In the Chesapeake Bay, commercial watermen have hauled up more than 10,000 derelict so-called “ghost pots,” lost fishing nets, and assorted metal junk from the Chesapeake Bay and its tributaries in the third year of Virginia’s one-of-a-kind Marine Debris Removal Program.
The program, funded by NOAA through the Virginia Marine Resources Commission and administered by the Virginia Institute of Marine Science, paid the watermen to use side-imaging sonar units to detect and retrieve lost or abandoned crab pots and other marine debris that litter the Bay floor.
Many of the recovered pots had been derelict for several years, and continue to inadvertently trap and kill crabs and a variety of fish and wildlife.
The recovered crab pots were found to have captured over the winter more than 11,000 animals, including thousands of crabs, as well as turtles, fish, eels, and whelks. Scientists have determined that each functional lost crab pot can capture about 50 crabs a year.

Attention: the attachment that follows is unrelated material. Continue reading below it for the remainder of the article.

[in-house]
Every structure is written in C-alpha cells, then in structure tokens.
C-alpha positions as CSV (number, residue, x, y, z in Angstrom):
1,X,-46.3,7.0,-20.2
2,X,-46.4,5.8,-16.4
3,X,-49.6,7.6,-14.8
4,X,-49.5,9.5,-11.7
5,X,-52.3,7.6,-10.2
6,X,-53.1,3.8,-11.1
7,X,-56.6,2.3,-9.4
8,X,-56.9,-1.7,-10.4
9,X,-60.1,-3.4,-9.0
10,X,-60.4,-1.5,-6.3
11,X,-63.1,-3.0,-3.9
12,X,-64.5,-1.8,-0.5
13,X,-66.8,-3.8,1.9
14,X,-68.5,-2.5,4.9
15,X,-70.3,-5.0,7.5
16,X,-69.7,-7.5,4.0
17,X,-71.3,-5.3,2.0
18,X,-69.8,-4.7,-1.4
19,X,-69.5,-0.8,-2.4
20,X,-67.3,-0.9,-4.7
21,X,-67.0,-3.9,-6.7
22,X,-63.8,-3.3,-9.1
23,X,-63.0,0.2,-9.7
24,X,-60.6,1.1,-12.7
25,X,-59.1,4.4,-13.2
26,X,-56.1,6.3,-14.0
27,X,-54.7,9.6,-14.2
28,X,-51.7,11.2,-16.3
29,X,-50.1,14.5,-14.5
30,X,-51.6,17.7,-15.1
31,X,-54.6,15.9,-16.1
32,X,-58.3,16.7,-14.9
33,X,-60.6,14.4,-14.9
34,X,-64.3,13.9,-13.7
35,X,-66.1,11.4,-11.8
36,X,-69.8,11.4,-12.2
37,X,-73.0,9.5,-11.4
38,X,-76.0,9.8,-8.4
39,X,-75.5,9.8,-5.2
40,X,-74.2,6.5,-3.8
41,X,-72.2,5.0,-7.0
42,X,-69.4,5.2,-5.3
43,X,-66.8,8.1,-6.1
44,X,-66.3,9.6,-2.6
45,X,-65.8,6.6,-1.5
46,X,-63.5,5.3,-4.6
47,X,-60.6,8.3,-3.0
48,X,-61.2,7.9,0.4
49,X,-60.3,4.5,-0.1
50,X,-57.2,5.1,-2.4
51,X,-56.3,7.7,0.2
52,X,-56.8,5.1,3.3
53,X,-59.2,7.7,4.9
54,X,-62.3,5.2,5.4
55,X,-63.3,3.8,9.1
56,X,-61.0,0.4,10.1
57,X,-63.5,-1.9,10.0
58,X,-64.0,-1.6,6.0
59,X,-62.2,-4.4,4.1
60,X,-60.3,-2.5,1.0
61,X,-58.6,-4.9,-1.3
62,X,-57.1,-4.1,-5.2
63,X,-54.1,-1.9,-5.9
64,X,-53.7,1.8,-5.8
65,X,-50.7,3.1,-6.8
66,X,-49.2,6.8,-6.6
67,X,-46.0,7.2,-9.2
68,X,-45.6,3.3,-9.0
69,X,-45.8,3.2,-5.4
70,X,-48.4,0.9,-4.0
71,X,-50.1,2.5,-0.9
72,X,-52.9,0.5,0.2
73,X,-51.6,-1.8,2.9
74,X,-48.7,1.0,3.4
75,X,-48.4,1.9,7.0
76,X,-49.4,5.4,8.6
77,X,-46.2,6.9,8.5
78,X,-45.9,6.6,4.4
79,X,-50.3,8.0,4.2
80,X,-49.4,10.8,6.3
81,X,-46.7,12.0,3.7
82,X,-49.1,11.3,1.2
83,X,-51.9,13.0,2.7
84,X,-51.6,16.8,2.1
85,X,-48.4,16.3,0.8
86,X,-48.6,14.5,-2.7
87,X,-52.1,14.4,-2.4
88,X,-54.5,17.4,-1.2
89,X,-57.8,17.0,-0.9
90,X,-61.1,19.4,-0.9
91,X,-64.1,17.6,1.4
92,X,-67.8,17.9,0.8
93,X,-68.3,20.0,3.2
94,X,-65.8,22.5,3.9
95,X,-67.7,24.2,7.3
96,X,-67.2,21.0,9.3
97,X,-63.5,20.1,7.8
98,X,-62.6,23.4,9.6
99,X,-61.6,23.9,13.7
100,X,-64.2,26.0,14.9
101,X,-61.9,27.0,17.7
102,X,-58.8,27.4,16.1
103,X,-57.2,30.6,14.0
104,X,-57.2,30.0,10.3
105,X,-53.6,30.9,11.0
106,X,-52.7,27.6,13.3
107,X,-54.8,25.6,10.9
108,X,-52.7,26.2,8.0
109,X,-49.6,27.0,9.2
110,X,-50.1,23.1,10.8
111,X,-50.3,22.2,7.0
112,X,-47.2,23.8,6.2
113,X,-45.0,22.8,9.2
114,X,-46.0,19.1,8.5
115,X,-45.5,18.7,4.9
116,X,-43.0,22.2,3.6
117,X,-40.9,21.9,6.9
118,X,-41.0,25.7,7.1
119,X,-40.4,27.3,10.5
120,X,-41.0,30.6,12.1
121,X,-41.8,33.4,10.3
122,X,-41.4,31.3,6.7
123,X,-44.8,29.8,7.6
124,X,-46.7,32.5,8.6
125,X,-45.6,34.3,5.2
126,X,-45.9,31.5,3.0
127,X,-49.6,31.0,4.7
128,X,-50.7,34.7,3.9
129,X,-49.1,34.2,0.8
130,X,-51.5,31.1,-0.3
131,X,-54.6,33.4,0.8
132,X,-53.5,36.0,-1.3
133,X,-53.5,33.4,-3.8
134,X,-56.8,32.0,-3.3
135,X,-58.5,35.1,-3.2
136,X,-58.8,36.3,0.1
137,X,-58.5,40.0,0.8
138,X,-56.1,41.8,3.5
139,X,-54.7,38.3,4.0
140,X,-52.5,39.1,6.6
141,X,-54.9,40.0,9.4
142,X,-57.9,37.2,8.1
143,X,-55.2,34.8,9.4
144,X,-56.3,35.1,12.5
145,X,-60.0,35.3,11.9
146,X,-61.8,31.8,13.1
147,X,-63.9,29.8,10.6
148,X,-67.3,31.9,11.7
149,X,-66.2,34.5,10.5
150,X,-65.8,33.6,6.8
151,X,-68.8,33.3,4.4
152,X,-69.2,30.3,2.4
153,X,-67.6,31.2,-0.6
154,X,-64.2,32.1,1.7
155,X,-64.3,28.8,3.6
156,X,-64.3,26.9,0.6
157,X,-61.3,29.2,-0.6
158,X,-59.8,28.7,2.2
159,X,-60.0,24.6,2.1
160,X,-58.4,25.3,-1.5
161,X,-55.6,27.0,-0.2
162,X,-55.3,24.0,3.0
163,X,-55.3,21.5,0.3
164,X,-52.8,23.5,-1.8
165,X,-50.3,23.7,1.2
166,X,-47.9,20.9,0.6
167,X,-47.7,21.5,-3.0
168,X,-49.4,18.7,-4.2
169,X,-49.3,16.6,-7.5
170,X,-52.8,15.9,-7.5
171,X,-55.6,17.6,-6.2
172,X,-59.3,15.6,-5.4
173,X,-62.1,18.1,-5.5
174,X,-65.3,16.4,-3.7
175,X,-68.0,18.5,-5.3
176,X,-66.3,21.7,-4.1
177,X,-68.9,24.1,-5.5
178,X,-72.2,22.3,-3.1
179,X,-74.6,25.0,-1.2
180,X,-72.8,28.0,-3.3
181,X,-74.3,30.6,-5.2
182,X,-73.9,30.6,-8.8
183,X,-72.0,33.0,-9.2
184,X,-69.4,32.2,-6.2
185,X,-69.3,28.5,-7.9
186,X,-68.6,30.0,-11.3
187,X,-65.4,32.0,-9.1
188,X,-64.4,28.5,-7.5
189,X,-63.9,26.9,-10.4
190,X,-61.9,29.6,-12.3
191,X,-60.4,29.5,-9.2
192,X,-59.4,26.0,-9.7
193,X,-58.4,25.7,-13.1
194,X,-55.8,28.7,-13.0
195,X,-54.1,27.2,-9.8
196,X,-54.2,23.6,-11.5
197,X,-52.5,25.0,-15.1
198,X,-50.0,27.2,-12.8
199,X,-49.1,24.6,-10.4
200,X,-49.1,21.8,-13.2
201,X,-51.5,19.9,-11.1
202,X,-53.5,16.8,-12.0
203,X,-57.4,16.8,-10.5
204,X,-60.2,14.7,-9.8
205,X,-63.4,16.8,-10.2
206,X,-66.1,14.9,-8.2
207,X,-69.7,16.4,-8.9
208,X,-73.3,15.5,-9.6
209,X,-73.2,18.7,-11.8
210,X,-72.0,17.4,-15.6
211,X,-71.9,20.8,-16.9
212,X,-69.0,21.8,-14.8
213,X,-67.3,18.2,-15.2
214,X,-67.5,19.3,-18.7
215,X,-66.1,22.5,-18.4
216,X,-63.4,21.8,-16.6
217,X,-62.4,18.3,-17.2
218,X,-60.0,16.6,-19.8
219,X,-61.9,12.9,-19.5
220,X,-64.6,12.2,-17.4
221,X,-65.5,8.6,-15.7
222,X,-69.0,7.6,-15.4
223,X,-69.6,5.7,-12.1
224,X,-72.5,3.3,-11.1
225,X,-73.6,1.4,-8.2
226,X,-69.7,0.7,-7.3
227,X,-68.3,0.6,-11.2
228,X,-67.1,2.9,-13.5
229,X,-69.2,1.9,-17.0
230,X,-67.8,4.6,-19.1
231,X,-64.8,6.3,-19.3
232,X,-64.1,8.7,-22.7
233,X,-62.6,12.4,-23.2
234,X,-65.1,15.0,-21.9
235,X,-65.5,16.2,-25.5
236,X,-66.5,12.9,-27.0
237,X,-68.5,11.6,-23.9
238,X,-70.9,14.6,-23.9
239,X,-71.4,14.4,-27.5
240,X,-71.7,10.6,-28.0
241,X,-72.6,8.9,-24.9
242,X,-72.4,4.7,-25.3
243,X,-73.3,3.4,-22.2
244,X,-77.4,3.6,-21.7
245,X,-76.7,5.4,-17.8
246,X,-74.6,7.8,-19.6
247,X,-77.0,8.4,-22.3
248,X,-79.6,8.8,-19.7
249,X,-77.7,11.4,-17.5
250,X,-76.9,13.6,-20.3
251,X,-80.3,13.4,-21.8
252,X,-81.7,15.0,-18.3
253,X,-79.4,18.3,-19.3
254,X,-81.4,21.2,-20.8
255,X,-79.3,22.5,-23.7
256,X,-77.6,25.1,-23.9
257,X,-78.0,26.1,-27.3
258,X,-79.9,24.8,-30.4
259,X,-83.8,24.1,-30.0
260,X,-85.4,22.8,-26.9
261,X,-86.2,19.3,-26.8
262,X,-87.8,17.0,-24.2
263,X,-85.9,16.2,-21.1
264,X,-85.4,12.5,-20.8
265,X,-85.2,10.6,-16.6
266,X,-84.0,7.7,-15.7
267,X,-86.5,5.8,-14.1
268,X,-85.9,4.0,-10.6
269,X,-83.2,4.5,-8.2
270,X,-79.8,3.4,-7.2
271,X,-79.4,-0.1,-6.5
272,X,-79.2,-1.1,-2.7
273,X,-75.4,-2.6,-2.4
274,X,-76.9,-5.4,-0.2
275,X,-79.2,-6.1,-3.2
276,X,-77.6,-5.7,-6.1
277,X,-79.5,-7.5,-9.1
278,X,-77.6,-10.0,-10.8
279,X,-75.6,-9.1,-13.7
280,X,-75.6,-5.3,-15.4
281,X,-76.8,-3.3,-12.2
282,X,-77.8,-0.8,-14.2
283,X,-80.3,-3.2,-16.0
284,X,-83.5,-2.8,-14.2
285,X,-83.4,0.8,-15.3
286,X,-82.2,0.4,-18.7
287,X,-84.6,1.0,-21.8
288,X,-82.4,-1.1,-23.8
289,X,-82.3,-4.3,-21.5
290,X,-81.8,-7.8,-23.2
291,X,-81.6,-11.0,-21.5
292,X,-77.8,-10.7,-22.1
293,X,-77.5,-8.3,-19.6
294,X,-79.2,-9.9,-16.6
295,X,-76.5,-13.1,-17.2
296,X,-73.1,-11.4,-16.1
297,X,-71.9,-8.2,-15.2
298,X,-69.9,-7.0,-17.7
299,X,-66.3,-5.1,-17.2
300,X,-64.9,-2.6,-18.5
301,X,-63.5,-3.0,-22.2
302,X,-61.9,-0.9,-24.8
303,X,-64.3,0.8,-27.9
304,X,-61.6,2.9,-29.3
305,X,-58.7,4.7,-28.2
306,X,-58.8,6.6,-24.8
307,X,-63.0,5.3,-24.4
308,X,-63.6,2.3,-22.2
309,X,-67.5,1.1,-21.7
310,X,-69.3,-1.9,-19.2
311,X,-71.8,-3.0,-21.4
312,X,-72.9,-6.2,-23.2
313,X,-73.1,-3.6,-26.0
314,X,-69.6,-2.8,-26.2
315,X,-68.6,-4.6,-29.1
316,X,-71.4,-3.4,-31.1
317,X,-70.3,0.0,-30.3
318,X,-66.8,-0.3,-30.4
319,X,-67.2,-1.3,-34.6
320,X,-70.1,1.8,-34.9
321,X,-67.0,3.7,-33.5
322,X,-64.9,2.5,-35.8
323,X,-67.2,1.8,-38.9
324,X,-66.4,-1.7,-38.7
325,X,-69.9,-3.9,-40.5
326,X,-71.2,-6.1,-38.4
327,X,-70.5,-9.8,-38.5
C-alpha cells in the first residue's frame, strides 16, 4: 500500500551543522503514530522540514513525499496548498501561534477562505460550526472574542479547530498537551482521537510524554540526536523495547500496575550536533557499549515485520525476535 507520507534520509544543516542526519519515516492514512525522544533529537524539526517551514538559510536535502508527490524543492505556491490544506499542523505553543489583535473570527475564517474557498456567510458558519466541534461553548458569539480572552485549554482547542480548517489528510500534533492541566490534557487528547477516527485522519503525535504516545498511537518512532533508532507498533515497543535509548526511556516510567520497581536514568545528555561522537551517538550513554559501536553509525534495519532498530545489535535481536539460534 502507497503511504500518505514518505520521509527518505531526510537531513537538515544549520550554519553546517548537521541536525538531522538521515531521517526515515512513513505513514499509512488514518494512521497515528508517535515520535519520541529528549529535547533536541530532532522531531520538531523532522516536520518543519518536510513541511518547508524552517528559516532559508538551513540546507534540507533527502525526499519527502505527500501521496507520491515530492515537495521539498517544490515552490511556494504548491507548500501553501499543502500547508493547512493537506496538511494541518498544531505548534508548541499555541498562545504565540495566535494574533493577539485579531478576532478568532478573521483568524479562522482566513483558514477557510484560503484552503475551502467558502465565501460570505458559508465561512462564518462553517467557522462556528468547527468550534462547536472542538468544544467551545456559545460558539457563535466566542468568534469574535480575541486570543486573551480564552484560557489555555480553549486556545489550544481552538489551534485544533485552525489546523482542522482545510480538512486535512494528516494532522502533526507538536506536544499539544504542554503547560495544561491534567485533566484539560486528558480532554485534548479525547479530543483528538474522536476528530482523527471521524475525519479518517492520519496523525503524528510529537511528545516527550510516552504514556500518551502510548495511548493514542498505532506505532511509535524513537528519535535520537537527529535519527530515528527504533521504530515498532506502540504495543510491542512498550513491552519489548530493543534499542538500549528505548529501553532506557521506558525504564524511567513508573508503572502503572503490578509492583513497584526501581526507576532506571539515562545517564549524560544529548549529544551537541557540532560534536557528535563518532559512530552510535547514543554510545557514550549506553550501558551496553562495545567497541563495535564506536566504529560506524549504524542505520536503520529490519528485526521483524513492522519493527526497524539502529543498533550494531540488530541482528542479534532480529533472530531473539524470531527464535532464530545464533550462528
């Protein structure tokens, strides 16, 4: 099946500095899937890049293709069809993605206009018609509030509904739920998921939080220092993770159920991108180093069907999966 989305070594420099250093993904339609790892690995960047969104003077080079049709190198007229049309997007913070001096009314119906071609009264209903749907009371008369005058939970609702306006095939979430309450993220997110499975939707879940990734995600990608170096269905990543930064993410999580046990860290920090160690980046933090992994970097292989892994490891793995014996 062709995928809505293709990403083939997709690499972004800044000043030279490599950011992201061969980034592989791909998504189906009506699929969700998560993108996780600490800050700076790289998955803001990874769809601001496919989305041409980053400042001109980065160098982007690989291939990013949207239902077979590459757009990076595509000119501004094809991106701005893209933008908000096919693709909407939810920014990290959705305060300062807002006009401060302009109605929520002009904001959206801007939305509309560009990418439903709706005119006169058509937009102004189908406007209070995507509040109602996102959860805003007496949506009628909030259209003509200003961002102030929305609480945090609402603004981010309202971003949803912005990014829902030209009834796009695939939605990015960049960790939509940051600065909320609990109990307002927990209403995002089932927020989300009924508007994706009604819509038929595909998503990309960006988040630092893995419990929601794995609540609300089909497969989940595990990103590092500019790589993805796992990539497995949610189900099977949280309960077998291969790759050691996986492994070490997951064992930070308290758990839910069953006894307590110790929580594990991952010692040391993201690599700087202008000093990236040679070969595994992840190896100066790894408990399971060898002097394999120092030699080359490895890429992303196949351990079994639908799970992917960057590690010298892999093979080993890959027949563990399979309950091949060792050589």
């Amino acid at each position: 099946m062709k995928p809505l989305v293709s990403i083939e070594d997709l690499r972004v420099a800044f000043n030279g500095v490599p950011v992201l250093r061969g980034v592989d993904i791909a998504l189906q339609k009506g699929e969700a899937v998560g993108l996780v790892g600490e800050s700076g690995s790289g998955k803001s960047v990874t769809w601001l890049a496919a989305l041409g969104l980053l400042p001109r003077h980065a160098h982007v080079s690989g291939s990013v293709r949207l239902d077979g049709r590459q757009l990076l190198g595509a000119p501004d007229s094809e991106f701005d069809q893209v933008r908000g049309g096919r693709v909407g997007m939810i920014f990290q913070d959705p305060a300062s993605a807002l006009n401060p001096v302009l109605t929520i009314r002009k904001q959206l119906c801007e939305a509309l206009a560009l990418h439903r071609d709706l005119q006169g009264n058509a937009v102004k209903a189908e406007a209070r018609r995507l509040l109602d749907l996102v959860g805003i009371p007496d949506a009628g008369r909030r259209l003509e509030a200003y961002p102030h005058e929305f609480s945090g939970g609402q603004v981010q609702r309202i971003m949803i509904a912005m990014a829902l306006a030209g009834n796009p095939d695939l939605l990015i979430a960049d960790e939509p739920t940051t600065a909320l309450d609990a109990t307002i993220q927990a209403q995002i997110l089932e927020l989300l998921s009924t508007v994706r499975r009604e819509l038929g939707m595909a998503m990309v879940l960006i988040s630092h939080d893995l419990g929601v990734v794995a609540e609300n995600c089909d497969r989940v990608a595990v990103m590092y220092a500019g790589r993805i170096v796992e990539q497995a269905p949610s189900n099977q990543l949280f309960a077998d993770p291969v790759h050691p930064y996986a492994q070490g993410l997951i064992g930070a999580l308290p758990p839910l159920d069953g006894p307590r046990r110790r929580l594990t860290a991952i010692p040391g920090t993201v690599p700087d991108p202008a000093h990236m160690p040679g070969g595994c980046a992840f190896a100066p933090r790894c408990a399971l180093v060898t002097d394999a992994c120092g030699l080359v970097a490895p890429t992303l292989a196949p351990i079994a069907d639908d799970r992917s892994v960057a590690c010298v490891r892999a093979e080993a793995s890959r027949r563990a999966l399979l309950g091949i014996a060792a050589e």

The program costs roughly $1 million a year. It is funded by NOAA through blue crab disaster funds made available to the Virginia Marine Resources Commission. Recovered marine debris are disposed of or recycled.
Since the Marine Debris Removal Program began in December 2008, more than 28,000 lost or abandoned crab pots have been removed from the water, as well as 150 lost fishing nets and 1,300 pieces of assorted metal junk. More than 27,000 animals, many already dead, were found in crab pots retrieved since 2008.
More information on the program’s results can be found on the program’s website http://ccrm.vims.edu/marine_debris_removal/index.html